by Chris Clemens
The promise of this year’s Super Diggg on April 29th was too tempting to resist- over six million pounds of Mill Site rock material, purported to contain copious amounts of rare fluorescent Parker Shaft minerals, would be made available to collectors for the first time since the late 1980’s, with the added enticement of the opportunity to collect on the Buckwheat Dump at night. To quote the travel brochure, this will be “The last great hope of collecting Parker Shaft Minerals from Franklin, NJ.” Upon hearing this, I made the decision to not miss this last in a lifetime opportunity, and to drive the 600 miles from my home in Northwest Indiana to attend my first Super Diggg in Franklin, New Jersey!
The backstory on the Mill Site rock material is that it originally resided at the site of the old Franklin Ore Mill, and contains material that was used for the emergency repair of a damaged rail trestle at the Mill Site. Due to the urgency to complete the repair quickly, the required fill material was obtained directly from the Parker Shaft and other areas, meaning it contained mine run material and not just waste rock. In the past, rare Parker Shaft minerals have been found in this Mill Site material, appearing to confirm the story of its origin. In 2007, construction of a senior citizen’s apartment building was begun at the location of the Mill Site material. Forward-thinking Franklin locals coordinated with the construction company for the relocation of the Mill Site stock to a closed area on the property of the Franklin Mineral Museum, thus conserving this precious resource of rare fluorescent minerals for future collecting. Since 2007, the Mill Site pile sat idle until the week of this year’s Super Diggg. [https://www.mindat.org/loc-250796.html]
During Super Diggg 2017, collecting on the Mill Site pile was done on a limited basis in three separate “Premium” shifts. Each shift allowed only 75 collectors into the closed, fenced-in area, and lasted for 3 hours. On the night that online registration opened for the Super Diggg, I stayed up until midnight to be one of the first to register, to insure a spot in the first collecting rotation of the day.
It had rained heavily up until 4 AM the night before the Super Diggg, but the storm moved out hours before collectors started lining up for the start of the first premium shift at 9. The night’s rain had the benefit of tacking down the dust in the collecting area. My wife Kristine helped me carry my load of collecting gear down to the line, and we were amazed at the variety of improvised UV lamping boxes and hand carts devised for hauling collecting equipment and rocks that we saw lined up at the gate. Lamping set-ups ranged from the classic grill covers and black-painted refrigerator boxes to very well-designed portable units consisting of PVC pipe frames with black cloth covering. Fluorescent mineral collectors are an ingenious group! At 9 AM sharp the gate was opened, letting in the flood of the first group of 75 collectors. Everybody found a spot to call their home base around the perimeter of the pile, and the rock breaking and lamping began! I set up next to the dynamic collecting team of Steve and Heather Hutchcraft from California.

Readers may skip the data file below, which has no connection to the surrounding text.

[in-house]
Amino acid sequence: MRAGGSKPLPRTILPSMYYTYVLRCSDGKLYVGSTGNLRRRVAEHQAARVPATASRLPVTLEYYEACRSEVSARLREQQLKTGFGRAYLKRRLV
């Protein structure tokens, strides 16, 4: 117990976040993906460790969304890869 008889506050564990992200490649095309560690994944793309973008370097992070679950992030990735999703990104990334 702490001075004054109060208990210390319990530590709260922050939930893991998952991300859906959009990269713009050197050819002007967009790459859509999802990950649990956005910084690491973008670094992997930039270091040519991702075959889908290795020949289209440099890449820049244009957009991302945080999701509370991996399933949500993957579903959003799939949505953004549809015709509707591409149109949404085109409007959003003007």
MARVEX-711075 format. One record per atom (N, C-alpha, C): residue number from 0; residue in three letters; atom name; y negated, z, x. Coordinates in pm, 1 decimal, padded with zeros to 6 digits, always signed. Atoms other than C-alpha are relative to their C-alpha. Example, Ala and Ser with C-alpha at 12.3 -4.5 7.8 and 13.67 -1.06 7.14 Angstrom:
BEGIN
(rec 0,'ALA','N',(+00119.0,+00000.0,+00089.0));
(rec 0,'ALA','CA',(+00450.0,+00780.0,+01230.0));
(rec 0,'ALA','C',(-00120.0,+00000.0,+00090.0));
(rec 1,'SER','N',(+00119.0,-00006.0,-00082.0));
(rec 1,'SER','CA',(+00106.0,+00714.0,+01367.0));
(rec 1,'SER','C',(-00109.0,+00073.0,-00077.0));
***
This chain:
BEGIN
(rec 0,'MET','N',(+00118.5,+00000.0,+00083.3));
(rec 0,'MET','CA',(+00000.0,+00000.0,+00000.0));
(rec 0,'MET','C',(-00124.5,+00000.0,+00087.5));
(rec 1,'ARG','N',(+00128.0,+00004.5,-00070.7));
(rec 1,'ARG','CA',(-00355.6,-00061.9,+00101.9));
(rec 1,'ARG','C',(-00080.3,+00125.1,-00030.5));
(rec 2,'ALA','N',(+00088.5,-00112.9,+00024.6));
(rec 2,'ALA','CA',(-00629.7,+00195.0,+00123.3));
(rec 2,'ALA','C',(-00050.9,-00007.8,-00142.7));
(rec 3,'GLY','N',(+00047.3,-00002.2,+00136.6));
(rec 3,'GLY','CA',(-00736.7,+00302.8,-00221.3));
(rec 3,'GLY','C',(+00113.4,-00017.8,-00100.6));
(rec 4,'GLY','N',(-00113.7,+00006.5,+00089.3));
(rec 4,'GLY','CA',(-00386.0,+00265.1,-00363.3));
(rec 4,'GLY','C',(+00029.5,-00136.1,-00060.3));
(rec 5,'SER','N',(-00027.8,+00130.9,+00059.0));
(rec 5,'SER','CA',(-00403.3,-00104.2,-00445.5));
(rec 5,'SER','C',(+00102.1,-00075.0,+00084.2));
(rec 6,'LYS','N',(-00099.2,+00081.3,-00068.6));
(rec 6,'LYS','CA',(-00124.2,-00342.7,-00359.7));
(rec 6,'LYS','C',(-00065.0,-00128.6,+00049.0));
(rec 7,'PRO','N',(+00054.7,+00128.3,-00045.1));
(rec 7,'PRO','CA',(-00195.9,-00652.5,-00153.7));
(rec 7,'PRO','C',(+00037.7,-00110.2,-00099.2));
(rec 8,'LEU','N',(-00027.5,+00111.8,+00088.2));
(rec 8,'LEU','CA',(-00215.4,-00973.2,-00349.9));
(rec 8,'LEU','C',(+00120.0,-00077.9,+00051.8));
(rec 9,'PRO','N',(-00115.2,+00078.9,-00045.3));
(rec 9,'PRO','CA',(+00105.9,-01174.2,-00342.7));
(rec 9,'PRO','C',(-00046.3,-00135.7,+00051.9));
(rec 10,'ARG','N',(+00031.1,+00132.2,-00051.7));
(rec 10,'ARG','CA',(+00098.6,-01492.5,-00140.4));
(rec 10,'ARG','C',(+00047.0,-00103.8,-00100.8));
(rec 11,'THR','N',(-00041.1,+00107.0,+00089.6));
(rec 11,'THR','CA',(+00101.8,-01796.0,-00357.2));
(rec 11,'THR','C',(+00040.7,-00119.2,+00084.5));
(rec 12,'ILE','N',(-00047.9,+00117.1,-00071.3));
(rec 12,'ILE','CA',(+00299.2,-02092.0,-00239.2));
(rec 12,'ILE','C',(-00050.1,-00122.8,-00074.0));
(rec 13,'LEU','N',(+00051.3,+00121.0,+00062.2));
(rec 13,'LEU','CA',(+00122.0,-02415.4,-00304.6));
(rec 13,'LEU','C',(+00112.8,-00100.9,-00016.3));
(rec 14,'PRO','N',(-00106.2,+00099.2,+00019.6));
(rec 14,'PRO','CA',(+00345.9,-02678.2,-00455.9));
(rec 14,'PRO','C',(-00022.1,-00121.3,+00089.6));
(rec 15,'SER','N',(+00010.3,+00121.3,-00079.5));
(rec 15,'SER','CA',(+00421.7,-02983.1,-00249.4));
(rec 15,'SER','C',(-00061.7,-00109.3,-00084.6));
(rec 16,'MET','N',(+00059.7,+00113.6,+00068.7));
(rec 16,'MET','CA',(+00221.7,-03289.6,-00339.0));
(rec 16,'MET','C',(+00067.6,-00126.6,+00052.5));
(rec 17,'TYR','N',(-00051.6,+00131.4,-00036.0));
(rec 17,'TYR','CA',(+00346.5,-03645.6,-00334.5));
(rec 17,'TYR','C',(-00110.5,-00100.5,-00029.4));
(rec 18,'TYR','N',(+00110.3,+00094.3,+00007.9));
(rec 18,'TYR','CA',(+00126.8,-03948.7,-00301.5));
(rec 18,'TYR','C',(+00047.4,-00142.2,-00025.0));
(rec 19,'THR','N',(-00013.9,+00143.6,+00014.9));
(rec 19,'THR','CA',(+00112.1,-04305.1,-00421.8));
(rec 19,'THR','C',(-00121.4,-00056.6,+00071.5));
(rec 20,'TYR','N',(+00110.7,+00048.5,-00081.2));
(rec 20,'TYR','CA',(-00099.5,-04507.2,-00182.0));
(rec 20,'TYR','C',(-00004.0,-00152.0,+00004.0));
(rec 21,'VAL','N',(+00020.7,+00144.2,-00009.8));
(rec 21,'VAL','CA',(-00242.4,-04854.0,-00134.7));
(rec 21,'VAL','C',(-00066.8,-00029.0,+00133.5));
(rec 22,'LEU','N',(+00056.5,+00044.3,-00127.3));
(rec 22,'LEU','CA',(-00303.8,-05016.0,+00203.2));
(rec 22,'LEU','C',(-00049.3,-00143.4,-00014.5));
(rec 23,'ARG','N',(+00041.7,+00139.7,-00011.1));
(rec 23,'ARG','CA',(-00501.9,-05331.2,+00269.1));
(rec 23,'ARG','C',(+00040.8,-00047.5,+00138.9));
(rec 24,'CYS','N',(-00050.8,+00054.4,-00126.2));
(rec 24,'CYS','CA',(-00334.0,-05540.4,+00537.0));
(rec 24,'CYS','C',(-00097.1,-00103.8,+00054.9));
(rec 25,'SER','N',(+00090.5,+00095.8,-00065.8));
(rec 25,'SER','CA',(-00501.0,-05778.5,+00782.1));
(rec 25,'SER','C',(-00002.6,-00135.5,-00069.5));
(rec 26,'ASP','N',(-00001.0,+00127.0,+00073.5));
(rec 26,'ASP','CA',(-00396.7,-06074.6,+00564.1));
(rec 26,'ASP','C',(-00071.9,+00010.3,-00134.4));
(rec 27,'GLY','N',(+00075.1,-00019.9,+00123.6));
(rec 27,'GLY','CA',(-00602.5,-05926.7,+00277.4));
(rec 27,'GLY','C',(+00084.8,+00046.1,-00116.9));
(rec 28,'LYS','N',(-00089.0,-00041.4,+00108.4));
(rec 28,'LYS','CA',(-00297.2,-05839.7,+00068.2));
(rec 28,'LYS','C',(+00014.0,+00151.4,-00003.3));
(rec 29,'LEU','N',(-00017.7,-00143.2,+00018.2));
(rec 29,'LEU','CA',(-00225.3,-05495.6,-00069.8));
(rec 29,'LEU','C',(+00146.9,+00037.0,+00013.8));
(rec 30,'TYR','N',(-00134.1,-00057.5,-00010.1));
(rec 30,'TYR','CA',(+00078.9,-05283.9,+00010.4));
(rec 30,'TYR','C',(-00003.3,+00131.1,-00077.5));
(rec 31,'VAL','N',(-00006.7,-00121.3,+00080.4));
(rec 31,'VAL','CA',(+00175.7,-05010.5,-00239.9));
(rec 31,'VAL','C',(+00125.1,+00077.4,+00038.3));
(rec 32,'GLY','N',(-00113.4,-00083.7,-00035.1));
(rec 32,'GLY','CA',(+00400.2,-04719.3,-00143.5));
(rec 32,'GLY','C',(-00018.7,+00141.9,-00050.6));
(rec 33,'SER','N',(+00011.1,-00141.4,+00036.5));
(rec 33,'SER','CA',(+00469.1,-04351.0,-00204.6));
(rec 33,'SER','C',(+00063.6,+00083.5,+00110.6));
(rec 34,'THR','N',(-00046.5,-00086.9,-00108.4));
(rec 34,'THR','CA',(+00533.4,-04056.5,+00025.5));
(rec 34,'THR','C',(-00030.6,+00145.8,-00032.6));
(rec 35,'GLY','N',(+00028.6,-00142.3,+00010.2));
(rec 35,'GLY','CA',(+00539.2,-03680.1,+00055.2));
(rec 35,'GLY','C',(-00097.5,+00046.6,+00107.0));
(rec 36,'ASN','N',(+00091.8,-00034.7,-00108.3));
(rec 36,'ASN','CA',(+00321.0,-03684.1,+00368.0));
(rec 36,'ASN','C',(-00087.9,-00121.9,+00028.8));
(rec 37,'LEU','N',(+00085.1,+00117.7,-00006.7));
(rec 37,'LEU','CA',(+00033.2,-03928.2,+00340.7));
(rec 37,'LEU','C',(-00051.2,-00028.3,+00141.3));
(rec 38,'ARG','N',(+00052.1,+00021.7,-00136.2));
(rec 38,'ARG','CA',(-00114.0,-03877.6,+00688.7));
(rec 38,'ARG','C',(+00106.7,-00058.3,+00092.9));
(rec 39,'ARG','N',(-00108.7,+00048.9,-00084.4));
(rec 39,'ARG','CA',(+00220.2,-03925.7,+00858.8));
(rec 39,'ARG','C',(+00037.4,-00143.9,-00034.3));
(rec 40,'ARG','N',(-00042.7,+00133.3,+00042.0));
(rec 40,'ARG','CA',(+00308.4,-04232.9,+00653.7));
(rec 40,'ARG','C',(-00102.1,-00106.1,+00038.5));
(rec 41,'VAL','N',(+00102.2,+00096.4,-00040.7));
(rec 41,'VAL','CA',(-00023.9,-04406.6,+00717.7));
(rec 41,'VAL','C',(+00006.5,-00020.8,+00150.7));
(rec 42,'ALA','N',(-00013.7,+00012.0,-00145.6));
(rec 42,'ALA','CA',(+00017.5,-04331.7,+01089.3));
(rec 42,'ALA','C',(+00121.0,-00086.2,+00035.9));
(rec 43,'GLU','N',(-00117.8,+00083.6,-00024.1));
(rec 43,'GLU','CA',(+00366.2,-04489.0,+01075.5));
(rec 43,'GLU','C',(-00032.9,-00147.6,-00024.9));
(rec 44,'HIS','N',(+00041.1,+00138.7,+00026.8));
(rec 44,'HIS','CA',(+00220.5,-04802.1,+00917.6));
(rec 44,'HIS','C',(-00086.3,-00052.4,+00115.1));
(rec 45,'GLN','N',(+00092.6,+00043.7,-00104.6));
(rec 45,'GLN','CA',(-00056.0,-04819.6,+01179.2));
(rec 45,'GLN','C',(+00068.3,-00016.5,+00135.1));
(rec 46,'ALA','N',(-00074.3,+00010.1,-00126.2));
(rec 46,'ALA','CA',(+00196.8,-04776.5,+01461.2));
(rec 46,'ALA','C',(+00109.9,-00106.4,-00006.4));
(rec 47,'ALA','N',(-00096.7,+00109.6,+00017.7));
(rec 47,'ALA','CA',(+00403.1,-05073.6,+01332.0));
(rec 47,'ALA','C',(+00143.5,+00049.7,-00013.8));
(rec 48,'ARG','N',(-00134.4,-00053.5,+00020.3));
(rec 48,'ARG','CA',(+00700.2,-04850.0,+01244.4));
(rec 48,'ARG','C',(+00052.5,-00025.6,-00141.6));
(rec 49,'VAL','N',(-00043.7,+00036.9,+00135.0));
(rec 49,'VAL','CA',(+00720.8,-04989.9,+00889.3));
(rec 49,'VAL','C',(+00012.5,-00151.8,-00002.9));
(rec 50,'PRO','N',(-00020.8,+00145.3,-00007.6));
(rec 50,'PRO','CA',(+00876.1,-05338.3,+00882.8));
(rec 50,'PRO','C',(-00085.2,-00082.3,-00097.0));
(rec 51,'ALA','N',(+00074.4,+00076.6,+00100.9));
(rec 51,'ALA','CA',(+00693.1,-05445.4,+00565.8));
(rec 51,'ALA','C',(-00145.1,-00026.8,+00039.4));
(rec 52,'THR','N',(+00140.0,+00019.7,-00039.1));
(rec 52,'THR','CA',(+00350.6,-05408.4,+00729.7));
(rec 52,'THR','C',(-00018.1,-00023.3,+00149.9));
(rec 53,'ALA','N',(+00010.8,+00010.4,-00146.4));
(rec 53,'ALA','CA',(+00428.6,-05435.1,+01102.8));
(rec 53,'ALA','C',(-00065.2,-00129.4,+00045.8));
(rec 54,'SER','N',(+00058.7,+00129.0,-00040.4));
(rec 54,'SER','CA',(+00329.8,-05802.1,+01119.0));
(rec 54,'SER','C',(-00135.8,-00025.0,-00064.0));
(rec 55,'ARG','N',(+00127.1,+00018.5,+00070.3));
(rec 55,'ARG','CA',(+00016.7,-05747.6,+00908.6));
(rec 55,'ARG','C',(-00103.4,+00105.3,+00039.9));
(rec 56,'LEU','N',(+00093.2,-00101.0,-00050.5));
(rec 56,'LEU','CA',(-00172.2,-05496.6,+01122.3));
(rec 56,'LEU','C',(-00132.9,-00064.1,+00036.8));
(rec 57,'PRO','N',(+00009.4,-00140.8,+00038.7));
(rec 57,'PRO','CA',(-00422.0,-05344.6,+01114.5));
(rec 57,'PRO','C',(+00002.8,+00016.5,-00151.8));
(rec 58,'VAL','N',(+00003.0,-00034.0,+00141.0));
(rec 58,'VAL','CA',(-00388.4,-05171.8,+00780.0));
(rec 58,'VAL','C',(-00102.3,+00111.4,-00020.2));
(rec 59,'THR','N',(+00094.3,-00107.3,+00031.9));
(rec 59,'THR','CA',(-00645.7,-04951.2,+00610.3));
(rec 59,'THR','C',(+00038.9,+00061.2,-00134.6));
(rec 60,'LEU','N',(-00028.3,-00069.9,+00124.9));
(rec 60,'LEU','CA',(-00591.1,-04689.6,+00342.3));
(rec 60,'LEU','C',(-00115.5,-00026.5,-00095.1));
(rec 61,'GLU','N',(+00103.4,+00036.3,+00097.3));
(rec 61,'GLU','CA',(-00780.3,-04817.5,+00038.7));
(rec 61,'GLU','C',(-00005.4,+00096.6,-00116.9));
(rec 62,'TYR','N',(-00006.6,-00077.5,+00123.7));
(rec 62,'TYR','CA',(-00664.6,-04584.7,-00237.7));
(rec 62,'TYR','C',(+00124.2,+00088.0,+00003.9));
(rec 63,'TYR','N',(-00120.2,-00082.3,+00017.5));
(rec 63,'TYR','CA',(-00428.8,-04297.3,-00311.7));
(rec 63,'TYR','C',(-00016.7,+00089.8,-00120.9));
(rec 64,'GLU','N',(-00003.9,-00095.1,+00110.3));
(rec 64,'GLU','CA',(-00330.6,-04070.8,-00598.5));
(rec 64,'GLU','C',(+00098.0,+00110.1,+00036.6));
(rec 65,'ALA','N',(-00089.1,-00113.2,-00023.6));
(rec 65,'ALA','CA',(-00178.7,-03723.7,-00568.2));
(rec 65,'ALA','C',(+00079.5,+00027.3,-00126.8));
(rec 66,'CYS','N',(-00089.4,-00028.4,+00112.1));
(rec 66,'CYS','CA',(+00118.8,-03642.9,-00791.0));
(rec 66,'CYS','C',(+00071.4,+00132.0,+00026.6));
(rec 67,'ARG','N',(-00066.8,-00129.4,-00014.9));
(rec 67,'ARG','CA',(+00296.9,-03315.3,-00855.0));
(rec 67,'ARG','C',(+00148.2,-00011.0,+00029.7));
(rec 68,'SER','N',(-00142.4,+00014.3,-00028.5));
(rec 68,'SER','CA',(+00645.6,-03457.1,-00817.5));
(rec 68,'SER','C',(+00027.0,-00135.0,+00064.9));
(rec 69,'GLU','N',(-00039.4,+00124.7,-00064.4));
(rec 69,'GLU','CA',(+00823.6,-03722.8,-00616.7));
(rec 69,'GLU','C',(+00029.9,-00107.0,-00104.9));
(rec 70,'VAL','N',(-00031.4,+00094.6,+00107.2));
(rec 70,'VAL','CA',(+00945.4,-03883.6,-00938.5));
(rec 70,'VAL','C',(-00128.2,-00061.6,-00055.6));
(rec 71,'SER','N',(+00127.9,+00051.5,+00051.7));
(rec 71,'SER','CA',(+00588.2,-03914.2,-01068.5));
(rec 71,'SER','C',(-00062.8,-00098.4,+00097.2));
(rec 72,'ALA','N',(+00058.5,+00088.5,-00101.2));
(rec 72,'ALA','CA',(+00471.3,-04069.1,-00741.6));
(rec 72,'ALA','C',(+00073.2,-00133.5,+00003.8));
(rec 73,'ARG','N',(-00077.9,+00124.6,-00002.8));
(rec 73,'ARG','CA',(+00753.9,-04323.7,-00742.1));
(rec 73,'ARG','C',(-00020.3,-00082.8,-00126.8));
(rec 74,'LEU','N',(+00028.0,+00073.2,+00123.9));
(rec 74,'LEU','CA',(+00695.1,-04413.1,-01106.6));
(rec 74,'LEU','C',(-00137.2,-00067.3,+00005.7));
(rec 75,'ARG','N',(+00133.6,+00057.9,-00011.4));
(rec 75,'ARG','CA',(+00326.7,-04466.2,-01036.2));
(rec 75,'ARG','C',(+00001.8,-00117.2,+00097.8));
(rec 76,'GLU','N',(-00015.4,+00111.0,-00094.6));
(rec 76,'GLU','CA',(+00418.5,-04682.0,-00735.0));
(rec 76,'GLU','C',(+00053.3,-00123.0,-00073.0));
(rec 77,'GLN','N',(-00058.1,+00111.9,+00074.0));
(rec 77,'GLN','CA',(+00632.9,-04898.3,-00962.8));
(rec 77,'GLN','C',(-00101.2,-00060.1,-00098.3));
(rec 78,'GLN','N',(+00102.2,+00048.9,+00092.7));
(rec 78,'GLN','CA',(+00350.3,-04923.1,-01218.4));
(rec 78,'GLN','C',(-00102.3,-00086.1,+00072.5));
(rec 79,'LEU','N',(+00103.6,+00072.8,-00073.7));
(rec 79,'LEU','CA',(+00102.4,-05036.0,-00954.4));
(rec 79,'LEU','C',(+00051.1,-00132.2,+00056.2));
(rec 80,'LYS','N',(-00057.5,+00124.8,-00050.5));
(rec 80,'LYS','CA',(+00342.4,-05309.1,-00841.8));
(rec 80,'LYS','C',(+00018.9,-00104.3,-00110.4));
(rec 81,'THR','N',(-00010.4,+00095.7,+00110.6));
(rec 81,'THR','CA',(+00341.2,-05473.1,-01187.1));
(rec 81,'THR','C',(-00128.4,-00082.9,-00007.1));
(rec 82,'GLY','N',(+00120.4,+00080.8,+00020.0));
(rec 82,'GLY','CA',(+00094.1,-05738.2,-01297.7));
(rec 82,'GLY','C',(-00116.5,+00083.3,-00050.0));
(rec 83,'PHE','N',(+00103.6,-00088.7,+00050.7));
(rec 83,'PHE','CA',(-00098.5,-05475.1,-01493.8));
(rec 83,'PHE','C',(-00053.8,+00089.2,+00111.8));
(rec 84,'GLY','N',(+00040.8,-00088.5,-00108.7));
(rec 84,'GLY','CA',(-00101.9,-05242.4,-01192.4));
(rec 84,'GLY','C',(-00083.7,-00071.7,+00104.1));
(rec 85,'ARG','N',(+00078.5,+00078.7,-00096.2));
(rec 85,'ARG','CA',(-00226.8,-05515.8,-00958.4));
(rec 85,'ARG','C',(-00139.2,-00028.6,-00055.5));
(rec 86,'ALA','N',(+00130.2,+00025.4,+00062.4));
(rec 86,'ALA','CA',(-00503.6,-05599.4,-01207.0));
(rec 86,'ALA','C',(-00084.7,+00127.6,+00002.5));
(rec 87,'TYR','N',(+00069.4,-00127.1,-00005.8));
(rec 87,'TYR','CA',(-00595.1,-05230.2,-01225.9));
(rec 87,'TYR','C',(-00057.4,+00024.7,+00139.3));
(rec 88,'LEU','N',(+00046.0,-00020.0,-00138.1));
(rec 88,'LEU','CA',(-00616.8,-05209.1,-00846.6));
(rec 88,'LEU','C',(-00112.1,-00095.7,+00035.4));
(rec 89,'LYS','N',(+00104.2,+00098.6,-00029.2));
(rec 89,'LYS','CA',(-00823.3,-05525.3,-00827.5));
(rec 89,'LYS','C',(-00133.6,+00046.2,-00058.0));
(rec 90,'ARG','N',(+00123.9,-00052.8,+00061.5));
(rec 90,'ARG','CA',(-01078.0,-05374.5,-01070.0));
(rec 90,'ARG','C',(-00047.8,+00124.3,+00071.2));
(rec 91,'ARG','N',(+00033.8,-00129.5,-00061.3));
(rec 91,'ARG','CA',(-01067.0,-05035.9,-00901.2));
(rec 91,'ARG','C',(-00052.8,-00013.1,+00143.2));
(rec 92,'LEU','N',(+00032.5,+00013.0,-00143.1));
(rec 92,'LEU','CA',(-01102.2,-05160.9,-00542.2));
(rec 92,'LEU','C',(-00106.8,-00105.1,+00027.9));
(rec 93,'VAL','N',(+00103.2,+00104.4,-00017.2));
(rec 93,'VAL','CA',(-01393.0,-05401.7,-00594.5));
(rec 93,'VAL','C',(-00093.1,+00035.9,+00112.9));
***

The pile of premium Mill Site material awaits on the other side of the fence, and the eager collectors begin to line up in anticipation of the gate opening at 9 AM.
Team Hutchcraft, Steve and daughter Heather. The Buckwheat dump is in the background.
Chris and Kristine Clemens wait for the gate to open at 9. The pile of premium Mill Site rock beckons in the background.
And the collecting begins! Action from Premium session 1 as the first 75 glowhounds scour the pile for elusive Parker Shaft minerals. The size of the material ranged from rocks of a couple inches in size up to boulders of several hundred pounds.
It became immediately apparent that it would be necessary to work hard for worthy specimens. Because the Mill Site pile had been turned-over and spread out a few days before the event, everything was covered with a layer of mud and dust, making it nearly impossible to lamp the surface of anything just picked up off the ground. It was therefore necessary to break rock to find out what fluorescent treasures might lie under the dirty surface of this material. My strategy was simple- I randomly sampled rocks from ground level and on up to the top of the pile, brought them back to my home base, cracked them open, and lamped them under my grill cover.